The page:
There are, of course, many times and places that Christians can give to people who need help. The Holy Spirit will lead in determining when, where and how such caring and sharing should take place. Certainly Jesus called on his followers to give help one-on-one.

But in today’s world there is a need for large-scale institutions that strive to produce economic equality. For the most part our churches have not stepped up to the plate to help fill this need. One of the least offered prayers during Sunday morning services is “God, do you want me to give more?”





Q.  Does God want the poor in my community to have more of this world's resources?
A.  Yes.
Q.  What is His plan for getting more to them?
A.  The generosity of Christians.
Q.  Does God want me to have more of this world's resources?
A.  Only if I will pass on these additional blessings to the poor.(Or maybe only if I pass on   more of my currently held resources.)

Become Before Doing

     God's call to his children comes on two levels. First we receive the call to become, then we hear the call to do. Isaiah's experience illustrates this two-level call. First God called him to become sinless. Only then did He call Isaiah to do something (Isaiah 6:1-9)
     Jesus talked about this "becoming process" in John 15:1-5. Our identification with him should be so constant and  intimate that we become exactly like him. Jesus told Phillip, "If you have seen me you have seen the Father." (John 14:9) When we have each become all the Father intends us to be, we will be able to say, "If you have seen me, you have seen Jesus."
     After we have clearly understood and started answering the "become" call, God issues the "do" call. Correctly answering the "do" call is the goal of the WHAT WOULD JESUS DO? movement. It is very wise to consider this question before making decisions. Each of our actions and reactions should be identical to what Jesus would have done in a similar situation. If we always follow his model, we will impact our world for him.
     However, if we try to answer the call to do without first answering the call to become, we are in danger of being like the Pharisees of Jesus' time. They were trying to do all their religion required without first becoming what Jesus was (Matthew 13:13-15). Maybe we need to start a WHAT DID JESUS BECOME? movement.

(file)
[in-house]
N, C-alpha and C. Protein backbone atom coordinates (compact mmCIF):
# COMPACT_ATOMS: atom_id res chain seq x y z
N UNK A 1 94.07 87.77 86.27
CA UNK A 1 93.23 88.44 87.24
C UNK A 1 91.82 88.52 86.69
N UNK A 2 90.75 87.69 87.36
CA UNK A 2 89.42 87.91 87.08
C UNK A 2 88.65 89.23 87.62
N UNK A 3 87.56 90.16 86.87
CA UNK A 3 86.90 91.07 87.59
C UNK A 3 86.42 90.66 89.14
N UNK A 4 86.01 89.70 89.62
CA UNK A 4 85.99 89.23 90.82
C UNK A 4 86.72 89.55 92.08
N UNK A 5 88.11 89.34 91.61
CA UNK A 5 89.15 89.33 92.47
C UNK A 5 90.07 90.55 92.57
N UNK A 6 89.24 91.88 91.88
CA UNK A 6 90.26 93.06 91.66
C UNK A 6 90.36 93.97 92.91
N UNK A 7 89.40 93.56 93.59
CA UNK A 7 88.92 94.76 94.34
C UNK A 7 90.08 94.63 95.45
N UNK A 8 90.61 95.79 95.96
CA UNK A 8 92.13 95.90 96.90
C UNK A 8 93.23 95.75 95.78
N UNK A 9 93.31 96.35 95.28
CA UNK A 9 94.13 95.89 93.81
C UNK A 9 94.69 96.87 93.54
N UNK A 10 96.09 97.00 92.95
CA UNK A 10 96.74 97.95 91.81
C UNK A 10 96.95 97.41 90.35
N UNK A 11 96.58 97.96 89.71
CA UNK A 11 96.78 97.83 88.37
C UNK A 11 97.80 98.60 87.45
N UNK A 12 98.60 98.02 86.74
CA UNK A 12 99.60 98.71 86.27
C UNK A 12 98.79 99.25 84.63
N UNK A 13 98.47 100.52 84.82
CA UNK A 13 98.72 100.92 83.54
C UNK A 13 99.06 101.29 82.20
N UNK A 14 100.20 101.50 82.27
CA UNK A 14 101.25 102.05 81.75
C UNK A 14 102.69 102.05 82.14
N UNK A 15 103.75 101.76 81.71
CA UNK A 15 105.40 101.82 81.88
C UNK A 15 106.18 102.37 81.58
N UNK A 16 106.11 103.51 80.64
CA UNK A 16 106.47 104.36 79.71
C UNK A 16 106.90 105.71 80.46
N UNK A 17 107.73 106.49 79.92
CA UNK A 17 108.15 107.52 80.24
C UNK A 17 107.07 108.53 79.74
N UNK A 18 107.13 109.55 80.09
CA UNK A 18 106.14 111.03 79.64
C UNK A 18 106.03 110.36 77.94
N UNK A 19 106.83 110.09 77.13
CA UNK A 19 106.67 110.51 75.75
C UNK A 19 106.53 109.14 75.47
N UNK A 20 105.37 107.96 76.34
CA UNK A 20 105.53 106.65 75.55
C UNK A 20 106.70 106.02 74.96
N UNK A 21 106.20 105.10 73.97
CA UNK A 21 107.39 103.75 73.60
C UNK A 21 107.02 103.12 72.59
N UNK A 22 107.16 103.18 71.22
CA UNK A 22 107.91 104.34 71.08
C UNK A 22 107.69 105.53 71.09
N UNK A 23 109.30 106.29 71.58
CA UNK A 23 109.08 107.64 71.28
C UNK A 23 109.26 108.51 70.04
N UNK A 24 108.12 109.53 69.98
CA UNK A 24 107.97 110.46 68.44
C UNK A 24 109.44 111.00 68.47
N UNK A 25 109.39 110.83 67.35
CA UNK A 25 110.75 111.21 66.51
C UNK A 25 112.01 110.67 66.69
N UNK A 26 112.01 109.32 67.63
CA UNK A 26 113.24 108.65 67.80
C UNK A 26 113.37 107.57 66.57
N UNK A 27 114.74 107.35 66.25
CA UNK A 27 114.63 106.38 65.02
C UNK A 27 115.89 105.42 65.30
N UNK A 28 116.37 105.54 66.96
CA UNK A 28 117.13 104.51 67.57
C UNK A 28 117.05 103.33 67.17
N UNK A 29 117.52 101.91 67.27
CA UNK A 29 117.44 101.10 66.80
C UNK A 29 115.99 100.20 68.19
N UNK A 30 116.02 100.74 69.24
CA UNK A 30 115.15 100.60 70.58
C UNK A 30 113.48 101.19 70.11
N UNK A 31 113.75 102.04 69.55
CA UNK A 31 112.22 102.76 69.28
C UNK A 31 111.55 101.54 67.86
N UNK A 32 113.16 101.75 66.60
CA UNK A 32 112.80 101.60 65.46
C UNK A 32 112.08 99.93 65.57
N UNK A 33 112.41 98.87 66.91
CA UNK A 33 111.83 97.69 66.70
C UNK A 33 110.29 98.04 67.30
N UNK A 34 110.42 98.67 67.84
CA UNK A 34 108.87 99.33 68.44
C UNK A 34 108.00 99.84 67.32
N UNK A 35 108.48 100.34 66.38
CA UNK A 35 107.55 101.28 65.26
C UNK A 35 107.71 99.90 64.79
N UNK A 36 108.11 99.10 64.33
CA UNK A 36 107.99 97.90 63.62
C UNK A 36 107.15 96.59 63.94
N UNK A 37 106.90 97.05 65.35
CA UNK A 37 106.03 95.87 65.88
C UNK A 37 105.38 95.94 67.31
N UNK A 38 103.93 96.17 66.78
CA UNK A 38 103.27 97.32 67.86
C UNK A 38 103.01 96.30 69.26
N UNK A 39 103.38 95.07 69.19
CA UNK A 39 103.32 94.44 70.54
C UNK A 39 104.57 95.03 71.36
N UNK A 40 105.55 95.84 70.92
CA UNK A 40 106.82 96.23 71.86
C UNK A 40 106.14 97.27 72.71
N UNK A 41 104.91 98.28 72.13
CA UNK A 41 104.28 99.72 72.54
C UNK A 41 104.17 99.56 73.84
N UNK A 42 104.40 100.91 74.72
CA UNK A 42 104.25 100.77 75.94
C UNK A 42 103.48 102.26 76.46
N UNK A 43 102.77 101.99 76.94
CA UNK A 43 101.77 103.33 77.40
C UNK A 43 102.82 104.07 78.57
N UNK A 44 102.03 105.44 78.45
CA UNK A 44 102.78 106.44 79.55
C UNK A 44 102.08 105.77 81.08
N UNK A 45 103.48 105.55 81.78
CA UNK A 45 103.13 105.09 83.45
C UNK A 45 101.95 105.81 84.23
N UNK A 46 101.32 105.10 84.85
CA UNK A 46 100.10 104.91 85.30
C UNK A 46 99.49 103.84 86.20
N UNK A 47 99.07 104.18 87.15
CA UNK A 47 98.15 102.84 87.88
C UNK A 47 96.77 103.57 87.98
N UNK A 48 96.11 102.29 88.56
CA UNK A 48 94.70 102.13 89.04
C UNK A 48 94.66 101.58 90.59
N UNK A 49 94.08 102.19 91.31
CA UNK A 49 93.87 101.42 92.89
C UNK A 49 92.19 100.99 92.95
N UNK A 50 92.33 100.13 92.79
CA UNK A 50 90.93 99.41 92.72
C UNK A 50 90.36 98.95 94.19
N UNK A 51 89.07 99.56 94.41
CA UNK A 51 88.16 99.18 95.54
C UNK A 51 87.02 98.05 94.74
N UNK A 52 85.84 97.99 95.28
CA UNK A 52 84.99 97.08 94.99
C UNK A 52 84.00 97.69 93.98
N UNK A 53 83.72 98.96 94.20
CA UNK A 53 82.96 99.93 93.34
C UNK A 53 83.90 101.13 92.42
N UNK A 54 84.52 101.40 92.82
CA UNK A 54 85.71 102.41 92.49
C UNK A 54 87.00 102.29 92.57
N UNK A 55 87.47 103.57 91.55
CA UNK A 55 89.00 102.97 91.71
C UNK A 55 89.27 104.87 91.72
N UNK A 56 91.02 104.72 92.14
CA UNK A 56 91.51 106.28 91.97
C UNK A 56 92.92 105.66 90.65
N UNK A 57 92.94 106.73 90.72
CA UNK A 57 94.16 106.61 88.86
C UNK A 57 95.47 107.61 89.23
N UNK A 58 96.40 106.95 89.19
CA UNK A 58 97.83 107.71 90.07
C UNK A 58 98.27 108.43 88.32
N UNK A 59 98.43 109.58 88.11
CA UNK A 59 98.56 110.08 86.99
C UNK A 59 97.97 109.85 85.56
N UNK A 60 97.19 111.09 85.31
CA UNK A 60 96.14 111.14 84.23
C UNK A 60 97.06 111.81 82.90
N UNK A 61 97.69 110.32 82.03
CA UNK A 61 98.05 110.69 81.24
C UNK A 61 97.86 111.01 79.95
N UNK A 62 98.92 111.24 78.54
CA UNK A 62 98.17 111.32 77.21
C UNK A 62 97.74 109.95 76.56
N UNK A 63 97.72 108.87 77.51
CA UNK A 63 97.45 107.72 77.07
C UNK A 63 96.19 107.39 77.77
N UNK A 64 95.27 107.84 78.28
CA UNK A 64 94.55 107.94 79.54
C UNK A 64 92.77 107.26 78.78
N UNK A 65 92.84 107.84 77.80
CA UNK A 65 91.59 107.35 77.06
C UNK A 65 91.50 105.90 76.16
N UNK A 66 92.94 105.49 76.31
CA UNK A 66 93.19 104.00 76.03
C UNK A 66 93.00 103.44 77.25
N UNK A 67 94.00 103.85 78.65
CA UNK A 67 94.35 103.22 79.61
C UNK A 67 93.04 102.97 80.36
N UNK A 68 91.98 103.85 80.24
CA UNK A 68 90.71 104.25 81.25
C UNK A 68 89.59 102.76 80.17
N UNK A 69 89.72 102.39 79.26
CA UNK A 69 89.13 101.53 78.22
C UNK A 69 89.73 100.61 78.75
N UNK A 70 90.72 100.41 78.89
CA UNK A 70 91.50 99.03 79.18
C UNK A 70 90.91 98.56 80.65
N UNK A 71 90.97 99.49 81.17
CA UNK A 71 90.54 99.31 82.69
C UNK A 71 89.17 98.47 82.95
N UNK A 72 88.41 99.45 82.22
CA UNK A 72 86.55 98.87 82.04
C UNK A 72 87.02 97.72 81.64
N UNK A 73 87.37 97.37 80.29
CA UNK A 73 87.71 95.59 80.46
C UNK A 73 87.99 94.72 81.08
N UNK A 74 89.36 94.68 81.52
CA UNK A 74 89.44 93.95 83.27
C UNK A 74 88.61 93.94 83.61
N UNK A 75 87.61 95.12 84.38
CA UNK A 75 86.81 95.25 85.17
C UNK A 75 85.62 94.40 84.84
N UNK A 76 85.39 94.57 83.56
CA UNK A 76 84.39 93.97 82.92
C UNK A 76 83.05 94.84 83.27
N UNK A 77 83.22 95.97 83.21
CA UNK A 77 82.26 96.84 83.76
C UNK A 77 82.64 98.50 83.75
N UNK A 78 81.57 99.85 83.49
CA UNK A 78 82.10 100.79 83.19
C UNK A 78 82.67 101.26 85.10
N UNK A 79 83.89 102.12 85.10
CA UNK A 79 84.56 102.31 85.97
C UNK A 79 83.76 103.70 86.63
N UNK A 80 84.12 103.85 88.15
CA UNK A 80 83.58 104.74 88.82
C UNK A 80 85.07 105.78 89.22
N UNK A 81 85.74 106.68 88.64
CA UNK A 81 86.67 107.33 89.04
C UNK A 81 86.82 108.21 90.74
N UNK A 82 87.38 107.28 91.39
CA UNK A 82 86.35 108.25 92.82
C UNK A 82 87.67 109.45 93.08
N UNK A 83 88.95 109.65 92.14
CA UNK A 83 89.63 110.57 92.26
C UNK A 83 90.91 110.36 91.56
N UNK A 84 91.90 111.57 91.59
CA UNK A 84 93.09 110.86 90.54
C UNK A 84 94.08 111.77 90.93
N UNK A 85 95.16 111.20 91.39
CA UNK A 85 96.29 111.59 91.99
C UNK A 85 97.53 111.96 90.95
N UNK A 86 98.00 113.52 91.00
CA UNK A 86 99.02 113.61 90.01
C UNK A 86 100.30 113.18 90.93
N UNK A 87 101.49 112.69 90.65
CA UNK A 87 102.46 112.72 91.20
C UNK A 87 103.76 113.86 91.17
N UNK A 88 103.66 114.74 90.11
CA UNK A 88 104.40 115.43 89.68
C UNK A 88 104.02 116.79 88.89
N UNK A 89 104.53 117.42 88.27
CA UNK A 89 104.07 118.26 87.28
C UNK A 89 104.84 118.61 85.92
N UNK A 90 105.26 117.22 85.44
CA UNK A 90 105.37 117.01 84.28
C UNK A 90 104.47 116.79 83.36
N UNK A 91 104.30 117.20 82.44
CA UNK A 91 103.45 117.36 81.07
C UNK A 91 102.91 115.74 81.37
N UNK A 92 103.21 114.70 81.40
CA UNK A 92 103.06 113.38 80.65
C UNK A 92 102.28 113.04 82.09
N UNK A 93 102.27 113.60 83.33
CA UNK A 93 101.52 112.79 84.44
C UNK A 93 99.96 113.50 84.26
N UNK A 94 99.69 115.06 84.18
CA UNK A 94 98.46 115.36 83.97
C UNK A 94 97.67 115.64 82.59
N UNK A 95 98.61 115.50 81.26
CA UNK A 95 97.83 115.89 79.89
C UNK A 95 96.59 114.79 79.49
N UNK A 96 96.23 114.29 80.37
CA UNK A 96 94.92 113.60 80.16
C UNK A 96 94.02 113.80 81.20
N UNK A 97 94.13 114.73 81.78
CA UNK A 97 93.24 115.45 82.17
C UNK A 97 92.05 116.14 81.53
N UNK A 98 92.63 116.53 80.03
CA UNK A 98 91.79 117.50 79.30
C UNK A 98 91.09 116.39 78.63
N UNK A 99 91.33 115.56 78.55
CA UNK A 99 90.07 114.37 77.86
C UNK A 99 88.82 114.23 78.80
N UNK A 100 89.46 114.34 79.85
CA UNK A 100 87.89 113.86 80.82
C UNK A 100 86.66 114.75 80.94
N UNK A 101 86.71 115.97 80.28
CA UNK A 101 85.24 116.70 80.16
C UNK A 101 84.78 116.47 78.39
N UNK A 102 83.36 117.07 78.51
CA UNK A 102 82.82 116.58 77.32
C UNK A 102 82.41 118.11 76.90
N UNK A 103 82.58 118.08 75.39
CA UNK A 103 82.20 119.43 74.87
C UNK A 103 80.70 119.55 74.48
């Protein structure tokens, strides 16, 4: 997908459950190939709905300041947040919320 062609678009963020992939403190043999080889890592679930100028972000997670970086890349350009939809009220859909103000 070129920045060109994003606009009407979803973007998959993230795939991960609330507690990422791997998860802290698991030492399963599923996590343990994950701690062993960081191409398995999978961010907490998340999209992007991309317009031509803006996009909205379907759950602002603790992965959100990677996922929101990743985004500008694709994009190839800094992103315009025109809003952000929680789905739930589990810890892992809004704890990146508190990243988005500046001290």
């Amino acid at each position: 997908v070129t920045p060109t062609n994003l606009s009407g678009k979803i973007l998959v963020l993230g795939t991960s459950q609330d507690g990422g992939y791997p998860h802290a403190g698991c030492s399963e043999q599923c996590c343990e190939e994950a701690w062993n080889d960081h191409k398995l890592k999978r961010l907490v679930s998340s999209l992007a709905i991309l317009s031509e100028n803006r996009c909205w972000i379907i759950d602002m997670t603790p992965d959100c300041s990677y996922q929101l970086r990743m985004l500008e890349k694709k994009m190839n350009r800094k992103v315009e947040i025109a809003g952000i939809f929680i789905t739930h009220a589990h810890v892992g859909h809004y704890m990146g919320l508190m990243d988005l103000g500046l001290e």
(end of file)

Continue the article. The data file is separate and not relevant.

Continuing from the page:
We must answer God's call to become by spending time alone with him in prayer and Bible study. "I want to be like Jesus" must become the primary goal in our lives. Then, in his own time, God will issue each of us a call to action.
     

Faith

     Regular faith allows us to look back at past unpleasant times and say "God, I see now that you were teaching me and growing me. I understand now at least part of what you were doing. Thank you."
     Great faith allows us to look at current unpleasant times and say "God, I guess you are teaching me and growing me. Keep it up until I have learned all I need to learn. Thank you!"



     Somewhere I read "Faith and obedience will remove mountains of evil. But they must go hand in hand." I like this thought, but is faith without obedience really faith?



     The primary purpose of strong faith in God is not so that He can do more work through me, but so that He can do more work in me. My lack of faith hinders my effectiveness as his servant and it also blocks my becoming like him.



     I do not need to develop a plan for my life...month...week...day...hour. Instead I need to discover God's plan, which has been in existence for thousands of years. I need the faith to believe his plan is better than mine and the courage to put it into practice.